What the 'London patient' means for HIV/AIDS research

Stem cell patient 'cured' of HIV | News

London Patient Cured Of HIV/AIDS

The affected person voluntarily stopped taking HIV medication to see if the virus would come again.

"Whilst this type of treatment is clearly not practical for millions of people around the world living with HIV, reports such as this may help in the ultimate development of a cure", said Andrew Freedman, a reader in infectious diseases at Cardiff University in Wales.

A PATIENT being treated in Britain has become only the second person in the world to be cleared of the HIV virus.

A London man has no remaining detectable HIV a year and a half after undergoing a bone marrow stem cell transplant to treat lymphoma, according to a presentation at the Conference on Retroviruses and Opportunistic Infections (CROI 2019), taking place this week in Seattle.

Timothy Ray Brown, the Berlin Patient, had been living with HIV and routinely using antiretroviral therapy when he was diagnosed with a different disease, acute myeloid leukemia. "Its effectiveness underlines the importance of developing new strategies based on preventing CCR5 expression", said co-author Dr Ian Gabriel (Imperial College Healthcare NHS Trust).

The vast majority of people living with HIV are located in low- and middle- income countries, with an estimated 66% living in sub-Saharan Africa.

A new drug-resistant form of HIV is also a growing concern.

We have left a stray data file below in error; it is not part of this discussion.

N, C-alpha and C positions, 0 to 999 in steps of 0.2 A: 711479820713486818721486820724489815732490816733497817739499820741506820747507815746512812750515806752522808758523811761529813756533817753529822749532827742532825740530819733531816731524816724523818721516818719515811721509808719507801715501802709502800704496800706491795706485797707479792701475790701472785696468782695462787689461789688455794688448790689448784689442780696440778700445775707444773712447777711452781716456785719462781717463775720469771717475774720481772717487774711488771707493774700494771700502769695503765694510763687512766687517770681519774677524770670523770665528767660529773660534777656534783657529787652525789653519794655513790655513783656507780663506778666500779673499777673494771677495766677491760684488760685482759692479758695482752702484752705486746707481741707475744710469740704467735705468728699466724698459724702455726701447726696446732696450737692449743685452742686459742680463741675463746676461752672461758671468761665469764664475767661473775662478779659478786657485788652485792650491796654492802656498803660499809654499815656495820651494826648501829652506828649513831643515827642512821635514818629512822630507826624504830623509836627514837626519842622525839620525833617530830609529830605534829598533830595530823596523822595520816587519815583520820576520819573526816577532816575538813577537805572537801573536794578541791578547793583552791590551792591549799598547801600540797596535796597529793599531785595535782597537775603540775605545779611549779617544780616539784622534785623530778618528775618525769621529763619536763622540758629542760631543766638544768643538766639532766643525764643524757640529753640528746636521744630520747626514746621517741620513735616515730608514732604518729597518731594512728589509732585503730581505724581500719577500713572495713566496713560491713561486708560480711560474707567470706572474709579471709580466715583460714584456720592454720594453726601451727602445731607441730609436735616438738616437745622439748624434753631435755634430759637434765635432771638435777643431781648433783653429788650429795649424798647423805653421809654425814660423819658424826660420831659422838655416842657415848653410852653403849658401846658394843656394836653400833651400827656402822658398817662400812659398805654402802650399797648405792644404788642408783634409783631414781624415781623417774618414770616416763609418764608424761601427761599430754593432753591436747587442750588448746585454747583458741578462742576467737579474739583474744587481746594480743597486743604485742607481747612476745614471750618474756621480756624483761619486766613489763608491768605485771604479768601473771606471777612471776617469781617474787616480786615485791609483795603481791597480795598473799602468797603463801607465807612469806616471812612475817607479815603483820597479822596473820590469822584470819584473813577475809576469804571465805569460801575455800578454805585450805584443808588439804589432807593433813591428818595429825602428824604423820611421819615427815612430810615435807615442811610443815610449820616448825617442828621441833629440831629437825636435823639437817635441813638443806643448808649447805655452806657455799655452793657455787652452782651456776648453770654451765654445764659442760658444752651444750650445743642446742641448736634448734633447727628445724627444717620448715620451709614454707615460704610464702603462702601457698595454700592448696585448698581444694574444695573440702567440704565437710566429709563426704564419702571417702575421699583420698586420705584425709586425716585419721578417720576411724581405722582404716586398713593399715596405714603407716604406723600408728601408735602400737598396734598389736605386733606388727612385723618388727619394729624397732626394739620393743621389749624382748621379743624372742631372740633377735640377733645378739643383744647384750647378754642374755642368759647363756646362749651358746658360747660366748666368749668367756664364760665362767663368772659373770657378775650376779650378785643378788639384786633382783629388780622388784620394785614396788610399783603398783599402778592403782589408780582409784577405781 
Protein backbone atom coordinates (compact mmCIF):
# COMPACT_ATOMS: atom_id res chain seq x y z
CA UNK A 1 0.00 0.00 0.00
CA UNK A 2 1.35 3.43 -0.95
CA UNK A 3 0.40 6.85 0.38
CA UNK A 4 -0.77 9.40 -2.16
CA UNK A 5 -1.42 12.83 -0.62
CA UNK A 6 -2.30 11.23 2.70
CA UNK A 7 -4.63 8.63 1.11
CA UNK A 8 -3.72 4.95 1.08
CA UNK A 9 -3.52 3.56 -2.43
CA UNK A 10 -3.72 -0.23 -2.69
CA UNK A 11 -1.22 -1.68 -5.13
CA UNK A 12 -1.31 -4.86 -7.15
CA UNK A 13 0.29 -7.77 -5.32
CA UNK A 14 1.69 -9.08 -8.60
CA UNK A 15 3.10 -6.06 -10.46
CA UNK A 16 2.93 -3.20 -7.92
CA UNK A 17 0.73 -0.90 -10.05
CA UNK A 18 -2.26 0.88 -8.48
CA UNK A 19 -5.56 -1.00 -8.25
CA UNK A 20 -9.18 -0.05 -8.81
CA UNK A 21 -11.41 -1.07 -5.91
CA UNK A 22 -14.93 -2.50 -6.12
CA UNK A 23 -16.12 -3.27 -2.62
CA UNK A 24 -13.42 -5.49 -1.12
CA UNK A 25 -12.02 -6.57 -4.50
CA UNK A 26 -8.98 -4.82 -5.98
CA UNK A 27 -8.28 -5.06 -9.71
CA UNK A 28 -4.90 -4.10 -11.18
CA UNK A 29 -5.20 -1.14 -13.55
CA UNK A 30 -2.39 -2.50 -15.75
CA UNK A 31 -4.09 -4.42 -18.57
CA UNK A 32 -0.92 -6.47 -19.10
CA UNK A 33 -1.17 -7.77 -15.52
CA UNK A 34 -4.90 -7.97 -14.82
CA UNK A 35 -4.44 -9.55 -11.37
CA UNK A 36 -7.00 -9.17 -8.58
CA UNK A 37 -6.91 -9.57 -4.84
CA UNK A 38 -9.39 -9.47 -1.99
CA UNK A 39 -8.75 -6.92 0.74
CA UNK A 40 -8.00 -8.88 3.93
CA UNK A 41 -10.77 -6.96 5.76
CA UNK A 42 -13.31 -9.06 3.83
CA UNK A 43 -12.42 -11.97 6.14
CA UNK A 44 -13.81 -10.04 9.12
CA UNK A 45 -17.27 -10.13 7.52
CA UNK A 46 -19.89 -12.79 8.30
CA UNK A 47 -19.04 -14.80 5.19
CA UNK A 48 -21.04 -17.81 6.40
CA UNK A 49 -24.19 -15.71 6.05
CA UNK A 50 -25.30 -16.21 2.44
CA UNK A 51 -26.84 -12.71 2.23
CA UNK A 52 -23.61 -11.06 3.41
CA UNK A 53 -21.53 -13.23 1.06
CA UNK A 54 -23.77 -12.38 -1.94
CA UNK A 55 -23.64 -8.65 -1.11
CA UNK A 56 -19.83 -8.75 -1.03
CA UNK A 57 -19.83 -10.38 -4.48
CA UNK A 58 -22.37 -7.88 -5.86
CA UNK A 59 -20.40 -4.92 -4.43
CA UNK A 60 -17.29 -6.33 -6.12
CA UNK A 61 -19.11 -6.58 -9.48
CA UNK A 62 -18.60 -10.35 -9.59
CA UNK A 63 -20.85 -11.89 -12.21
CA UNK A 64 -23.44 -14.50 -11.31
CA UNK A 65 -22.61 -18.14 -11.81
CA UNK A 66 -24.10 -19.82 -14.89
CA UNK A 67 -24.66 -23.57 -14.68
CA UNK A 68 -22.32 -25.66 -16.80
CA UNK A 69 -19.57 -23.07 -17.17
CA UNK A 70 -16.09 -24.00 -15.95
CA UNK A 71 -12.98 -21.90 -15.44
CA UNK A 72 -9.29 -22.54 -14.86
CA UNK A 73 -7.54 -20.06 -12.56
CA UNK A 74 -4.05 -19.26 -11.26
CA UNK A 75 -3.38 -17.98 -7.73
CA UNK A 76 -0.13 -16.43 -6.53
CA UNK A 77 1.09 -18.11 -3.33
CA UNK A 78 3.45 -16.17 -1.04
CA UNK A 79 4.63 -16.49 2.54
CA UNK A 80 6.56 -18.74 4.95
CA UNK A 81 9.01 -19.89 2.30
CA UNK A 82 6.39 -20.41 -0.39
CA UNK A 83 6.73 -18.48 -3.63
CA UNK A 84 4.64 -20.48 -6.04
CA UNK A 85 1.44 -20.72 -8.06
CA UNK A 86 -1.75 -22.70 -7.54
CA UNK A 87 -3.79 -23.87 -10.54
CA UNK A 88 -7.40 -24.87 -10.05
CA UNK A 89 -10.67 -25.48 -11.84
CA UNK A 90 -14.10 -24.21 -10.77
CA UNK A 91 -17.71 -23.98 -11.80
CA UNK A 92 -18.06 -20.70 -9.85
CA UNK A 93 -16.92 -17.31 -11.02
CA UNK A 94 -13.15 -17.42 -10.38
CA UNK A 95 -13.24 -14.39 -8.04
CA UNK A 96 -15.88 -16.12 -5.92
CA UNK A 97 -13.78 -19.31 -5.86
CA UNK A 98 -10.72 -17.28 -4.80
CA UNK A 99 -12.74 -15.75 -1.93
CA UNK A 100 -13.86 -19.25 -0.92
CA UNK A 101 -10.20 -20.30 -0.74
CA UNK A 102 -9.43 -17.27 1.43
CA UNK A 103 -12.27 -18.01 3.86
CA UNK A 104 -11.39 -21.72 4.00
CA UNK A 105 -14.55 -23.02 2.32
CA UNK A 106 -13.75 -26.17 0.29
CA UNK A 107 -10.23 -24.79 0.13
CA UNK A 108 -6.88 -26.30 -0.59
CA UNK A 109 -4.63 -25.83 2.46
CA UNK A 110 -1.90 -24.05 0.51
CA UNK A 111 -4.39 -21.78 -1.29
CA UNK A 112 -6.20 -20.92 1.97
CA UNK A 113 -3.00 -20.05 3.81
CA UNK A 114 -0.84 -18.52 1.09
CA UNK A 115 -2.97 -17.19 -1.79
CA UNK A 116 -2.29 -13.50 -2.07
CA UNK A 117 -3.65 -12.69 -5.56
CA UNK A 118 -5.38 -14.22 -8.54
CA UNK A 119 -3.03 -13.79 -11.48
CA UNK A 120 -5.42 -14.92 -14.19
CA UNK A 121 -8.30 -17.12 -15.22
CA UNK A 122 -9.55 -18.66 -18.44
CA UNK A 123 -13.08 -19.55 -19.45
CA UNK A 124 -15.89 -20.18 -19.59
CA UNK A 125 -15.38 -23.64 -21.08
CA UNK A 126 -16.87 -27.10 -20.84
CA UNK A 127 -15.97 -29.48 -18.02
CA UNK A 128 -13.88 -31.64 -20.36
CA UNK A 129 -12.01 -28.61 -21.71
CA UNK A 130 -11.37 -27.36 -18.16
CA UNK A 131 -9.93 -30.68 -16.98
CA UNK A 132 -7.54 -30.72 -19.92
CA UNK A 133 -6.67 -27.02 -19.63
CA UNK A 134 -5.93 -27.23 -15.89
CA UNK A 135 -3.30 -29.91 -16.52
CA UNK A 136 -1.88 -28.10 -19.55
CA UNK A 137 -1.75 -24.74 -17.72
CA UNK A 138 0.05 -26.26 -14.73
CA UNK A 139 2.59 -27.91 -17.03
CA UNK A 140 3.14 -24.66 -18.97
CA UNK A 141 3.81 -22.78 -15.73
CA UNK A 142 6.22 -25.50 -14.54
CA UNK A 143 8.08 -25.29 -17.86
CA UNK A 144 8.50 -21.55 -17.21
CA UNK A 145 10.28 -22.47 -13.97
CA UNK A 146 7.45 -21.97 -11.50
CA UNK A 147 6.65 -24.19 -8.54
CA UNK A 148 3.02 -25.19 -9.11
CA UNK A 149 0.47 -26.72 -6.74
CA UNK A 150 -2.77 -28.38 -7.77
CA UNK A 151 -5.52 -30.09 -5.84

"Firstly, the bone marrow transplant in both HIV cure cases were primarily used to treat cancers of the blood and were modified to enable a HIV cure". But she said his was also an unusual circumstance. and that the treatment is not practical for her patients with HIV.

Sharon Lewin, director of the Peter Doherty Institute for Infection and Immunity in Melbourne and a leading expert on HIV/AIDS, told AFP it was likely one of two things had happened.

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According to doctors, the person who had donated the stem cells to the London patient had a rare genetic mutation that can only be found in 1% of northern Europeans. "But is particularly hard because the virus integrates into the white blood cells of its host".

Scientists believe a cure for Aids could be in sight, following the successful treatment of a man in London that has made him HIV-free for 18 months.

All three cases have involved patients receiving cancer treatment separate to their HIV diagnosis.

Post chemotherapy, he underwent a stem cell transplant in 2016 and subsequently remained on antiretroviral therapy for 16 months. Prof Ravindra Gupta cited the unethical research by the Chinese scientist where he created designer babies with the CCR5 gene-editing to make them immune to HIV.

Donald Bliss/NLM/NIH 3D structure of HIV infected (blue, green) and uninfected (brown, purple) T cells interacting. But when CCR5 malfunctions, Time's Alice Park explains, immune cells are able to strengthen their defense system and ward off the infection.

While a second patient experiencing HIV viral remission with a slightly less toxic cancer treatment is certainly encouraging progress, an 18-month remission does not equal a cure.

"I think it's getting close to something that should be called a cure", Brown told aidsmap.

Joining The Takeaway to discuss this breakthrough and what it means for AIDS research going forward is Dr. Timothy J. Henrich, an AIDS specialist at the University of California, San Francisco.

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